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    • Disease is diagnosed: prognosticate to guide treatmentPrognosis
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    Patent Pending

    Revised Multiple Myeloma International Staging System (R-ISS)

    Prognostication tool for myeloma patients based on the genetics and other routinely used lab values in conjunction with the original ISS Staging System.
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    INSTRUCTIONS

    Use only in patients recently diagnosed with multiple myeloma. Do not use in patients with relapsed myeloma, smoldering myeloma or MGUS.

    When to Use
    Pearls/Pitfalls
    Why Use

    Newly diagnosed MM patients. Its utility has NOT been validated in relapsed myeloma, smoldering myeloma or MGUS patients.

    • The revised International Staging System (R-ISS) for multiple myeloma was developed to better prognosticate long term outcomes of myeloma patients using easily obtained and routinely used prognostic variables.
    • It includes the parameters from the International Staging System (ISS), as well as cytogenetic abnormalities (CA) serum lactate dehydrogenase (LDH).
    • The R-ISS creates 3 subgroups with significantly different overall survival:
      • Stage I: 82%
      • Stage II: 62%
      • Stage III: 40%
    • It risk-stratifies multiple myeloma patients better than the original ISS.
    • 40% of patients in the data set were not transplant eligible, which reflects a more real-world population than does previous studies
    • Provides better discrimination of prognosis for MM by using simple, readily available variables.
    • Reliable, validated tool that may have a role in upfront risk stratification in future clinical trials, and also may help patients understand their prognosis better.
    About the Creator
    Dr. Antonio Palumbo
    Content Contributors
    • Randall Pierce, MD

    Result:

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    Next Steps
    Evidence
    Creator Insights

    Advice

    Many MM patients are treated through clinical trials. Physicians may consider referring patients to academic treatment centers if they are eligible and willing to receive transplantation, not only to discuss standard treatment options, but also to consider clinical trial options.

    Management

    • Current staging systems provide prognostic information and are useful for stratification and data assessments/comparisons.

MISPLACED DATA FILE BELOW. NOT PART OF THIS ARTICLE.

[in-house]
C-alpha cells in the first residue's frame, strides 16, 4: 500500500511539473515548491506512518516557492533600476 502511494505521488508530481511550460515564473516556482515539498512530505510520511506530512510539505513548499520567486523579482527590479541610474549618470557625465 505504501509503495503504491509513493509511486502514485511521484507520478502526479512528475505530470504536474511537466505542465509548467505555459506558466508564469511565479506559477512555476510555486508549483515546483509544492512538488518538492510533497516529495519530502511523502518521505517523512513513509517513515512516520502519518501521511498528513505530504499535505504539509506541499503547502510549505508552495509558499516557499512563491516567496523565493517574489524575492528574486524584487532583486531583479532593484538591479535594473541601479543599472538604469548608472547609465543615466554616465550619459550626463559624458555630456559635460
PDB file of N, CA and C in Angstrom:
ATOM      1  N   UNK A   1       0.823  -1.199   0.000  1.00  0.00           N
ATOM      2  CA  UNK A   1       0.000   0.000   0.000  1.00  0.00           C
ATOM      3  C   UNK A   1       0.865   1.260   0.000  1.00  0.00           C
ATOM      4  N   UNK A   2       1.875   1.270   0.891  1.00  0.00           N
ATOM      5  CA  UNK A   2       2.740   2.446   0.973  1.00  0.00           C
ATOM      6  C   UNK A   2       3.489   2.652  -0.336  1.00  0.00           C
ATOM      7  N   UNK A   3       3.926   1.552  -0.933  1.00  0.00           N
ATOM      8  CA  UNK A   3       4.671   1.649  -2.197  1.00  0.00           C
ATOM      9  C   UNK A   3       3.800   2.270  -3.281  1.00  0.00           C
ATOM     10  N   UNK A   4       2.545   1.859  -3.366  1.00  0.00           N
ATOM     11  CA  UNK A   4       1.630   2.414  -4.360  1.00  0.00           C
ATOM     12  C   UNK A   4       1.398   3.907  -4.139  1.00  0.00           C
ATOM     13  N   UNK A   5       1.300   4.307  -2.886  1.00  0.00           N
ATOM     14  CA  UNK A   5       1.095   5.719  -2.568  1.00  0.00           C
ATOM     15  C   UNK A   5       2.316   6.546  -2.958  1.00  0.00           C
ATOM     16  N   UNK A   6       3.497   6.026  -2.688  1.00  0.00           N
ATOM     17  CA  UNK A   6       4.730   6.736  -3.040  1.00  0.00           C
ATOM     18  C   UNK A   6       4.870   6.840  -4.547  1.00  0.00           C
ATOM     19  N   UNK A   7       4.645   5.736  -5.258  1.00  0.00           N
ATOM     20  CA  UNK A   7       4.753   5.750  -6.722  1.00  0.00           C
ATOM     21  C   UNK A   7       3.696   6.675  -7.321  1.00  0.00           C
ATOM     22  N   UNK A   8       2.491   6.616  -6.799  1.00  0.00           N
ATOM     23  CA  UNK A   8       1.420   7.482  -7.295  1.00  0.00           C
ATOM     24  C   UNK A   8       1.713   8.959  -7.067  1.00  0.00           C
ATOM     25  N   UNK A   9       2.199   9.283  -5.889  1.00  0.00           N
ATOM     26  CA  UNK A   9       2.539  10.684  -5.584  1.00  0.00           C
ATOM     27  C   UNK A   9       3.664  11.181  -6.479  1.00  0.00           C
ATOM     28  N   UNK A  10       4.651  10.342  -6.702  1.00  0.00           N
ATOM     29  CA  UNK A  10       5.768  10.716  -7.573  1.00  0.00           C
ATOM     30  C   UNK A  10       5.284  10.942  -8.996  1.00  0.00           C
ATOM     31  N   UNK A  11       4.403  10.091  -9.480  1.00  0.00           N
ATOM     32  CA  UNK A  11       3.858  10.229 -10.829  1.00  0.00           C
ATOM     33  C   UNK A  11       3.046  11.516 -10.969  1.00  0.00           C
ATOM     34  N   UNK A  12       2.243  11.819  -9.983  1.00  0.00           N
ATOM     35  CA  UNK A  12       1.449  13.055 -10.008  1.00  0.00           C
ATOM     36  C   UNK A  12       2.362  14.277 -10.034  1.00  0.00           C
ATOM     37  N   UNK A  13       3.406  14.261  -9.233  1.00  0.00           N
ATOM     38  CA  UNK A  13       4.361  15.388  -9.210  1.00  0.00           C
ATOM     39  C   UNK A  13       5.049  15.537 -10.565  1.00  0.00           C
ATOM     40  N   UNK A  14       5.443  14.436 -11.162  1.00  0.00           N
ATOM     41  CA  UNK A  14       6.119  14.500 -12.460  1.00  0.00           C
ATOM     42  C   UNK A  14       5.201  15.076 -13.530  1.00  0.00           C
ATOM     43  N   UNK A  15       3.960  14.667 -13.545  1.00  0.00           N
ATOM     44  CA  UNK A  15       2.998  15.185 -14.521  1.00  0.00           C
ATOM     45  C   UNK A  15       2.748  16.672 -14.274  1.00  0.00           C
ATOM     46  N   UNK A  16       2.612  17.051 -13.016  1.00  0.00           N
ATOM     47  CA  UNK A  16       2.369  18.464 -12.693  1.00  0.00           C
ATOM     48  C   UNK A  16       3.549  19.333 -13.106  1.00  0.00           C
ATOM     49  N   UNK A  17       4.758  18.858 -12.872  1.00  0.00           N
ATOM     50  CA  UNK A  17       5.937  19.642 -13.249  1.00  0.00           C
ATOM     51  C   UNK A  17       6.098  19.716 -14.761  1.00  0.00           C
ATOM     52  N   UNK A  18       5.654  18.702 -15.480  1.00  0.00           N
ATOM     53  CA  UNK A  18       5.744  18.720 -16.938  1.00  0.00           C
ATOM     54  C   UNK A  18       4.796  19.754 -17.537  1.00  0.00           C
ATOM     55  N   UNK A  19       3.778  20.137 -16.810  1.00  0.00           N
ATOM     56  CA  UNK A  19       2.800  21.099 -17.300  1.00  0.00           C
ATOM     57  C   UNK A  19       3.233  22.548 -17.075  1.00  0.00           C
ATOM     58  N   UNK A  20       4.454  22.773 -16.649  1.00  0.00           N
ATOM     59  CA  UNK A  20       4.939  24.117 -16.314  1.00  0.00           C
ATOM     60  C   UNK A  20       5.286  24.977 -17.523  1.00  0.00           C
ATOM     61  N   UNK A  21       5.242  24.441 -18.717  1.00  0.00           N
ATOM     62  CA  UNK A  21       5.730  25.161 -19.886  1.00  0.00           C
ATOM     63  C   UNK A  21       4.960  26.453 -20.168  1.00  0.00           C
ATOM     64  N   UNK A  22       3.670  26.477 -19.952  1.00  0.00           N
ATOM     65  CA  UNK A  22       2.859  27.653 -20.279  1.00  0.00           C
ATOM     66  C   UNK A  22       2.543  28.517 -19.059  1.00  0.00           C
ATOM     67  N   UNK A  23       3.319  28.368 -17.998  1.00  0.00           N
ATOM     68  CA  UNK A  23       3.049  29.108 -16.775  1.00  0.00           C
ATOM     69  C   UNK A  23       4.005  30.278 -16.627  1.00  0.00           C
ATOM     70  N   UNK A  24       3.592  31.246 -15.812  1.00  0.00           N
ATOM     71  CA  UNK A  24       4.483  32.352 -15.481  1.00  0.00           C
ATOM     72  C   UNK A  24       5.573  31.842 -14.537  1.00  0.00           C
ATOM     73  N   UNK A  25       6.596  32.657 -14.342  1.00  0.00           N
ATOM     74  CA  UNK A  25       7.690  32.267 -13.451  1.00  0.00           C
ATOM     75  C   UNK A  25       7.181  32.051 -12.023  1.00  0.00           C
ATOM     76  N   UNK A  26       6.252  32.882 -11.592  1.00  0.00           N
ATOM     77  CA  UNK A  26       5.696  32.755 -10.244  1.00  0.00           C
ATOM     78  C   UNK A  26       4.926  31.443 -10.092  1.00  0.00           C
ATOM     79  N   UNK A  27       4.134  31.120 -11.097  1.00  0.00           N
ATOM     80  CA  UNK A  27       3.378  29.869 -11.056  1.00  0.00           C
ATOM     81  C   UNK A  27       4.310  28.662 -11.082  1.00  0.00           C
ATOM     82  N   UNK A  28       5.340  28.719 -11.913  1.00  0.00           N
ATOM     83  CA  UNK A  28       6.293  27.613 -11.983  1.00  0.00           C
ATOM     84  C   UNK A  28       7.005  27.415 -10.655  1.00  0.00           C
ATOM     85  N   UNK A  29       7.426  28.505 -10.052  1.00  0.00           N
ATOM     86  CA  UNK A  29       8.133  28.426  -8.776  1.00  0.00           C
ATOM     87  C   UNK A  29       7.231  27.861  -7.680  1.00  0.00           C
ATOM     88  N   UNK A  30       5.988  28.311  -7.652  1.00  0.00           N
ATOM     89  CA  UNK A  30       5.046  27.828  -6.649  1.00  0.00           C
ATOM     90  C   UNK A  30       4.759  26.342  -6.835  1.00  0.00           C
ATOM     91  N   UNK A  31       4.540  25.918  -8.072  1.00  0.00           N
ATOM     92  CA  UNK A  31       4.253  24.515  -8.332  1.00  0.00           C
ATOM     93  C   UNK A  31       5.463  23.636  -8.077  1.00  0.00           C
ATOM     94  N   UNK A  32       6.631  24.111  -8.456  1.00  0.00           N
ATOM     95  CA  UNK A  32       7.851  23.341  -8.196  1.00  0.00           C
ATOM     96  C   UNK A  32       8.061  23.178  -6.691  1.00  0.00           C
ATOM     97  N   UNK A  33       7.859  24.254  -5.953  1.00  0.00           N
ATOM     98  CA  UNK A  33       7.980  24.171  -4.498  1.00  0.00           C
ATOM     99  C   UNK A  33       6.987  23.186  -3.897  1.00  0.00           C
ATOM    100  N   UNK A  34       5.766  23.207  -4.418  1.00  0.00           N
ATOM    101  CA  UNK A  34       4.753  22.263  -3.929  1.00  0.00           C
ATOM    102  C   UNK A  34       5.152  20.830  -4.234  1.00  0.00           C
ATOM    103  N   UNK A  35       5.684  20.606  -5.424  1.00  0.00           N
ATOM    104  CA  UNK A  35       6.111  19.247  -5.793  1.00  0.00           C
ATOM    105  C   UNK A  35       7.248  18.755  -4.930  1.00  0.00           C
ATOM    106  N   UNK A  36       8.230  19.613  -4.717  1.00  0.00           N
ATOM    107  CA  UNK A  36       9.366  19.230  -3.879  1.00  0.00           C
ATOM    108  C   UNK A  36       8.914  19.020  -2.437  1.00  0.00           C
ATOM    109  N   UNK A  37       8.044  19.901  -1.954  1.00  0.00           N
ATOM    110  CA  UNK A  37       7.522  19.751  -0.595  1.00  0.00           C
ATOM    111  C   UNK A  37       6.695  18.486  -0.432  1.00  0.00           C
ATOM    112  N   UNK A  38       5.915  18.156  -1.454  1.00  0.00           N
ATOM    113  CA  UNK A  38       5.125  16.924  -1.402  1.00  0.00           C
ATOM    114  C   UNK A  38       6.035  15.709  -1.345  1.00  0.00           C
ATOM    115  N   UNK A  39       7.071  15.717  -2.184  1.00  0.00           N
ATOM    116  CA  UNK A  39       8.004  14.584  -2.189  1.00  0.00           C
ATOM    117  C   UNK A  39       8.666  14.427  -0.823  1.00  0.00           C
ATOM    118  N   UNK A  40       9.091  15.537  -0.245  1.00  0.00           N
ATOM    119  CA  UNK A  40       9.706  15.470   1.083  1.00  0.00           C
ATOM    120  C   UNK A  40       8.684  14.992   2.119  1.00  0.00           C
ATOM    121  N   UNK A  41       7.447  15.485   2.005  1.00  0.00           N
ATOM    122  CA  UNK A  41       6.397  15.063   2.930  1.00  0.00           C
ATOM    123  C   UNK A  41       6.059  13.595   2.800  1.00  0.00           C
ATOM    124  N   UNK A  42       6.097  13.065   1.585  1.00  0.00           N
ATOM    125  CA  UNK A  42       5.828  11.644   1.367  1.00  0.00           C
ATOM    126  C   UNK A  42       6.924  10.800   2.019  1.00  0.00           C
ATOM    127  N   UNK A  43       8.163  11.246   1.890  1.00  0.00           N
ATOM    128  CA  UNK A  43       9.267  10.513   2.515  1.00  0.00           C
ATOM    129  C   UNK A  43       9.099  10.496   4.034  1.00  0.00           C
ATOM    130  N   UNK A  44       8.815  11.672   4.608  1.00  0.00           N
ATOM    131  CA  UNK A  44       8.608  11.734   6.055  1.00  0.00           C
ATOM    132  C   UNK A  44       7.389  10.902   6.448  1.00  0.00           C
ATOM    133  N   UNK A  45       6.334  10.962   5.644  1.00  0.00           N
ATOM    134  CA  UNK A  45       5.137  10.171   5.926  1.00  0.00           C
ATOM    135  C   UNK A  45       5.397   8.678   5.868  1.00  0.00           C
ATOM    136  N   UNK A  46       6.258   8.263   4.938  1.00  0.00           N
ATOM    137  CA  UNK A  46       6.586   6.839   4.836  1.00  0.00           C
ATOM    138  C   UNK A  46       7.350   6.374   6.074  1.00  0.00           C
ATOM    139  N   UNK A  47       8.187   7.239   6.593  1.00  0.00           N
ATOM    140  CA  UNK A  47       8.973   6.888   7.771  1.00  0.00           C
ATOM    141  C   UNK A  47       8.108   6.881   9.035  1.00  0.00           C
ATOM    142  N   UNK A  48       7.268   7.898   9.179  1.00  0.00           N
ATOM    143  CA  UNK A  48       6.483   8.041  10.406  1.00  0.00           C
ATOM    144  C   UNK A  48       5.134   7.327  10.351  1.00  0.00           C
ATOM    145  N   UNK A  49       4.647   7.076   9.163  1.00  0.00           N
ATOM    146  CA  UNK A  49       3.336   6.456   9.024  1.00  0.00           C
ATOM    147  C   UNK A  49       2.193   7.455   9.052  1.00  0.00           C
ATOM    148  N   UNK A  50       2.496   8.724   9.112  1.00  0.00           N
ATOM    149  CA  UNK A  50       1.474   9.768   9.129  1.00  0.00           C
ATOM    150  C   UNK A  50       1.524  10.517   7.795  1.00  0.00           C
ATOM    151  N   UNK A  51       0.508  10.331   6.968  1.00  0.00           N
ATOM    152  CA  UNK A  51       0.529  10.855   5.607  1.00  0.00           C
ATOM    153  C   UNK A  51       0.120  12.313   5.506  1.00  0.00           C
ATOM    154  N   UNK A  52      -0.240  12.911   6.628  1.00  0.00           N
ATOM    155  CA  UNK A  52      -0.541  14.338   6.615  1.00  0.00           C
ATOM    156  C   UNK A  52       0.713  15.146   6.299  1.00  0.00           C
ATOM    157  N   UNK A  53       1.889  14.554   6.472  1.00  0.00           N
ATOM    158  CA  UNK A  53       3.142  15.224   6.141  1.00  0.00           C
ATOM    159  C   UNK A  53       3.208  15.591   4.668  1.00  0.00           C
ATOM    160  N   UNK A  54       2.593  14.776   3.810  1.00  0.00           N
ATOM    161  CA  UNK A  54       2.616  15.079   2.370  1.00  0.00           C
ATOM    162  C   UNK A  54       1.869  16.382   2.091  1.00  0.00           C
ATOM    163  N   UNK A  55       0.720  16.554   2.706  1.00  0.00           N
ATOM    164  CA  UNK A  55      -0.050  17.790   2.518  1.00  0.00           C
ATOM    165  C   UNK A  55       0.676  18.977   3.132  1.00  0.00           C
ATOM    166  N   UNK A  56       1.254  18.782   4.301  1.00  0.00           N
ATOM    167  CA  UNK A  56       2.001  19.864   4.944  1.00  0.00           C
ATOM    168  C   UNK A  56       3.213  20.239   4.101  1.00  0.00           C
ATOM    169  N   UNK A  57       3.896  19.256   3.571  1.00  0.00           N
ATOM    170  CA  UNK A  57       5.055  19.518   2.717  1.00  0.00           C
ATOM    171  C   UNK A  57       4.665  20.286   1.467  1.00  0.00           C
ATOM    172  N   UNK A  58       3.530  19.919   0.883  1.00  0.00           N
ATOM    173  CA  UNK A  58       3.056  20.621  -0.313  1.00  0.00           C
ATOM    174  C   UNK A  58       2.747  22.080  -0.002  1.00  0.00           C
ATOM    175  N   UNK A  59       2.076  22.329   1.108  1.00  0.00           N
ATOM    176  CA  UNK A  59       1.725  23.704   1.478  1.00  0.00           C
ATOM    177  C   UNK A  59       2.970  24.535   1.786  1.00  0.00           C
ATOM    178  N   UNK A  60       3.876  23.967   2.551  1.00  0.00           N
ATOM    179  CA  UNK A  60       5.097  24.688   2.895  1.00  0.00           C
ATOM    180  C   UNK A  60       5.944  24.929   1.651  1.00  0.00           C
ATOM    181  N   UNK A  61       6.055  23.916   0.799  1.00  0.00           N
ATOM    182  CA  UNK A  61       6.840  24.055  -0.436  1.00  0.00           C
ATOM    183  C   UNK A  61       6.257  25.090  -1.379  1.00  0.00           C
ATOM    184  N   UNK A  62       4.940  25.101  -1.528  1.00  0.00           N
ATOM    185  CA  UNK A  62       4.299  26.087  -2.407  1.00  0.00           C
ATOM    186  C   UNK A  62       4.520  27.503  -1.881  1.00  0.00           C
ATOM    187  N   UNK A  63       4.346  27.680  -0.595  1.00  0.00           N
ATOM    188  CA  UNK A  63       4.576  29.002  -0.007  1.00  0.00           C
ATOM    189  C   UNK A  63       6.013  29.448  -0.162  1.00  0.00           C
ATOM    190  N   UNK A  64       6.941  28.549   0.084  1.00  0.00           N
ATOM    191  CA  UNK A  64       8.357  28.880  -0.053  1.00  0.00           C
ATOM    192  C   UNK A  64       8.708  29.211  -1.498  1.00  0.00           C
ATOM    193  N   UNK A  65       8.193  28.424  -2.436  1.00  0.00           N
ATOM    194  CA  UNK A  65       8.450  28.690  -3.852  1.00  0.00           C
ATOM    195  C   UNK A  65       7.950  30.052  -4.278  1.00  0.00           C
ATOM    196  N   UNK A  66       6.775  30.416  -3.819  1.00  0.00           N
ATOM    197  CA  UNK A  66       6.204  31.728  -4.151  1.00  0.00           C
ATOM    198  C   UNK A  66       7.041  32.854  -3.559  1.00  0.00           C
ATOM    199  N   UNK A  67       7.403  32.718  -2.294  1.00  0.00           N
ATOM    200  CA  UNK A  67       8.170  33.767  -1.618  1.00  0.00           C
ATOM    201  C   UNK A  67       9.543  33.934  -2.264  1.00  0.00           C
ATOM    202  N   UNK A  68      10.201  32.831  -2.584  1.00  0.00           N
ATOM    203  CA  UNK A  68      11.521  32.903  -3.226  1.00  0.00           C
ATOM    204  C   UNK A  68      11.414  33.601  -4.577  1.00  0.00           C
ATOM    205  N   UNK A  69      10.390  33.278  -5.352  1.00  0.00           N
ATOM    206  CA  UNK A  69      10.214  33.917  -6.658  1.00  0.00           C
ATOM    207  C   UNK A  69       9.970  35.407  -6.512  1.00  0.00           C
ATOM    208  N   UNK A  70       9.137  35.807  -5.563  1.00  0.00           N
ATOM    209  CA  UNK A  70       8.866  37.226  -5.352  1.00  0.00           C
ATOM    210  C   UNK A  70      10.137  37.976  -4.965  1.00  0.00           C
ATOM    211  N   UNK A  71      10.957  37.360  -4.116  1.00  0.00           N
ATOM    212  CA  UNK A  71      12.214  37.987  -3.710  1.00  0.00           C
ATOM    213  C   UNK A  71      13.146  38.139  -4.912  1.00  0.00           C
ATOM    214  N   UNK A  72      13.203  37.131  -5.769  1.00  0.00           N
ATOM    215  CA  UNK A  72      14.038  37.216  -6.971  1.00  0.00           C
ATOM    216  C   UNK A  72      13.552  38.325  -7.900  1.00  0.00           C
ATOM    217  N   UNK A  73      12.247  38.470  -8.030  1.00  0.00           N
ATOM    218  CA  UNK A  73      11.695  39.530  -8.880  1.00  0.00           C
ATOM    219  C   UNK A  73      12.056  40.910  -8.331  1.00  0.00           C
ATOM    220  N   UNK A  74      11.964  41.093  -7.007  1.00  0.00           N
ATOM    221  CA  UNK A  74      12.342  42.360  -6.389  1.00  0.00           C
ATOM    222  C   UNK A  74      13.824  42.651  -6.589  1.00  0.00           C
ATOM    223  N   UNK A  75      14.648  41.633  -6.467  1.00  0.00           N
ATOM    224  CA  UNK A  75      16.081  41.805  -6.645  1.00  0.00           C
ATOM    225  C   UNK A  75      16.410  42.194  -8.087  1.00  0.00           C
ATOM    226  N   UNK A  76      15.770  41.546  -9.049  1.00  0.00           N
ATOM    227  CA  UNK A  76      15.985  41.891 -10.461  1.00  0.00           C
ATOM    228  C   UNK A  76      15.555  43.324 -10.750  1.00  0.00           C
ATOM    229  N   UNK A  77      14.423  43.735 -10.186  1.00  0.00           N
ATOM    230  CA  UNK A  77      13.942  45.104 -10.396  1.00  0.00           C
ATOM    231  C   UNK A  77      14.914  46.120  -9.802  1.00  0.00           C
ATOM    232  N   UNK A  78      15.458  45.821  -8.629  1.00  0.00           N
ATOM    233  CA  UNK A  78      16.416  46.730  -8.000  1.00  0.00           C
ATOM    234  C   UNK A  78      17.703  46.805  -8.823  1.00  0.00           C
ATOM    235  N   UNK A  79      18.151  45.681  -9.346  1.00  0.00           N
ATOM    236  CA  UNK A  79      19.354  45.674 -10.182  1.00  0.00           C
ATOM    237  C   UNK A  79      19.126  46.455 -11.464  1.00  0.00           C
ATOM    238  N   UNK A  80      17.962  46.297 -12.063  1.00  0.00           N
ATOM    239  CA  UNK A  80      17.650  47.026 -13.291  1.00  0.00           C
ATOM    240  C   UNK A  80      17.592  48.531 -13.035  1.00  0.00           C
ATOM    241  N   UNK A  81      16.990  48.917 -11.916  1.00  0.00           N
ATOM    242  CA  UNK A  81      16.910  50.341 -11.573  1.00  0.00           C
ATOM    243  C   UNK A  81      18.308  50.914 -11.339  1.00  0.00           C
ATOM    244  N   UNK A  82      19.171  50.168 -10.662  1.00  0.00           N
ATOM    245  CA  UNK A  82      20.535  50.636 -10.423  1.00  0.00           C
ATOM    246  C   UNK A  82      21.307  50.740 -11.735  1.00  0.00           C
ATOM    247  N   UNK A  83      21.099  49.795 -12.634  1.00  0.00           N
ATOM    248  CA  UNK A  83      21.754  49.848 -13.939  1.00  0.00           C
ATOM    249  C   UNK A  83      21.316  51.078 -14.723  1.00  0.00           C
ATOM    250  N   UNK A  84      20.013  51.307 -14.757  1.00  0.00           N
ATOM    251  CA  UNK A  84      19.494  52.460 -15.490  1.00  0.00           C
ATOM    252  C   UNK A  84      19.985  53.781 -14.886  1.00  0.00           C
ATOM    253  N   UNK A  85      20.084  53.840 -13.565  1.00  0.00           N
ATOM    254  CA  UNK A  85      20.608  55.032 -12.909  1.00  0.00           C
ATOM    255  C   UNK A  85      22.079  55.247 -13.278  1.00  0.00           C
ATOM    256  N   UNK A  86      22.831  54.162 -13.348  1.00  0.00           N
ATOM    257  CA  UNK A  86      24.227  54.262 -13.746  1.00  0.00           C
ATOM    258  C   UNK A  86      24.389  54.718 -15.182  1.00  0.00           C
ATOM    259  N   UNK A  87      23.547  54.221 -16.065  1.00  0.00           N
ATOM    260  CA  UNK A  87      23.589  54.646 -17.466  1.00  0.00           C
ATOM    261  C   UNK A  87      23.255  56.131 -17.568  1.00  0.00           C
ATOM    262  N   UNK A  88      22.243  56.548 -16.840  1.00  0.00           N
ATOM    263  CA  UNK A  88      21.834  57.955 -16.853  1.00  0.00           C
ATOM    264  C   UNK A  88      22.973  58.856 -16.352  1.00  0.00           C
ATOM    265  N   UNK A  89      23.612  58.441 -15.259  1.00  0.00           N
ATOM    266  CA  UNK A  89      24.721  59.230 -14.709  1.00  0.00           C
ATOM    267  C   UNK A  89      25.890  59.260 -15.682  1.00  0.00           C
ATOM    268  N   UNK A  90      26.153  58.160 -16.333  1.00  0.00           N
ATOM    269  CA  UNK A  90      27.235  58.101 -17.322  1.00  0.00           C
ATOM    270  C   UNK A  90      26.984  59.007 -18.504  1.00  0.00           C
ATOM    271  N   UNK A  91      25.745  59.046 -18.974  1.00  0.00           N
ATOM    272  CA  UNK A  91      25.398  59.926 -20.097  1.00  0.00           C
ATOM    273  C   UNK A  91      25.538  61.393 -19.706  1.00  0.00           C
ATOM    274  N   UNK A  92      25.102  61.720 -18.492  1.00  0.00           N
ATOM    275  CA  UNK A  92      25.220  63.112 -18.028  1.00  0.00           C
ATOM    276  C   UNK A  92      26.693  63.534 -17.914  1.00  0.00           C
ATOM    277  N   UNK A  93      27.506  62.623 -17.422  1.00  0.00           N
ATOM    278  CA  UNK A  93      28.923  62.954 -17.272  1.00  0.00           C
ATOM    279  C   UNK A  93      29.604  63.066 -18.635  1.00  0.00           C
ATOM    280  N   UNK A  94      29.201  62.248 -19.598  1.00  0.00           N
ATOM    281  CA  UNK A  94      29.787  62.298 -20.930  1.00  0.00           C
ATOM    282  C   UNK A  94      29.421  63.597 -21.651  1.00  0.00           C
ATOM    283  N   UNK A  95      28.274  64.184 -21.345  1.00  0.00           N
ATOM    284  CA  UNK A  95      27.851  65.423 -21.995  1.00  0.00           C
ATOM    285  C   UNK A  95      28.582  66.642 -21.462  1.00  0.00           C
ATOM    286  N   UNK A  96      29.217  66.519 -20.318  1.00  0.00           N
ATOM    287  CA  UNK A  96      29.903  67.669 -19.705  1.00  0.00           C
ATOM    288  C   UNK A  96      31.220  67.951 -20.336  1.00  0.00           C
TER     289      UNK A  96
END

• The R-ISS, though a more robust powerful prognostic tool compared to ISS, is NOT directly used to alter treatment recommendations outside of a clinical trial at this time.

    Formula

    • Stages based on serum β2 microglobulin and albumin levels for the ISS; iFISH assessment for del(17p), t(4;14), and t(14;16); and serum LDH measurement.
    • CAs are detected by interphase fluorescent in situ hybridization (iFISH). Deletion of 17p [del (17p)], and translocations (4;14) and (14;16) are considered high risk; absence of these, including any other findings are standard risk.

    Facts & Figures

    R-ISS interpretation:

    R-ISS Stage Criteria
    I ISS stage I AND standard-risk of CA by iFISH AND normal LDH
    II Not R-ISS stage I or III
    III ISS stage III AND high-risk CA by iFISH OR high LDH

    Evidence Appraisal

    • The revised ISS is based on the original ISS for MM and has been refined further to include validated and reliable prognostic factors for MM, including ISS score, cytogenetic abnormalities, and LDH.
    • It identifies 3 groups with clearly different outcomes and recharacterized ~25% of patients who would have been identified as good risk (misclassified as “good prognosis”) using only one of the validated factors into a higher risk category.
    • Unlike several other studies, the data set includes many patients (40%) that were not transplant eligible, thus reflecting a “real-world” population.
    Dr. Antonio Palumbo

    About the Creator

    Antonio Palumbo is chief of the Myeloma Unit of the Department of Oncology, Section of Hematology at the University of Torino. He is currently a member of the Board of Directors of the International Myeloma Society. Dr. Palumbo's research focuses on plasma cell dyscrasia, and the pathogenesis and treatment of multiple myeloma.

    To view Dr. Antonio Palumbo's publications, visit PubMed

    Content Contributors
    • Randall Pierce, MD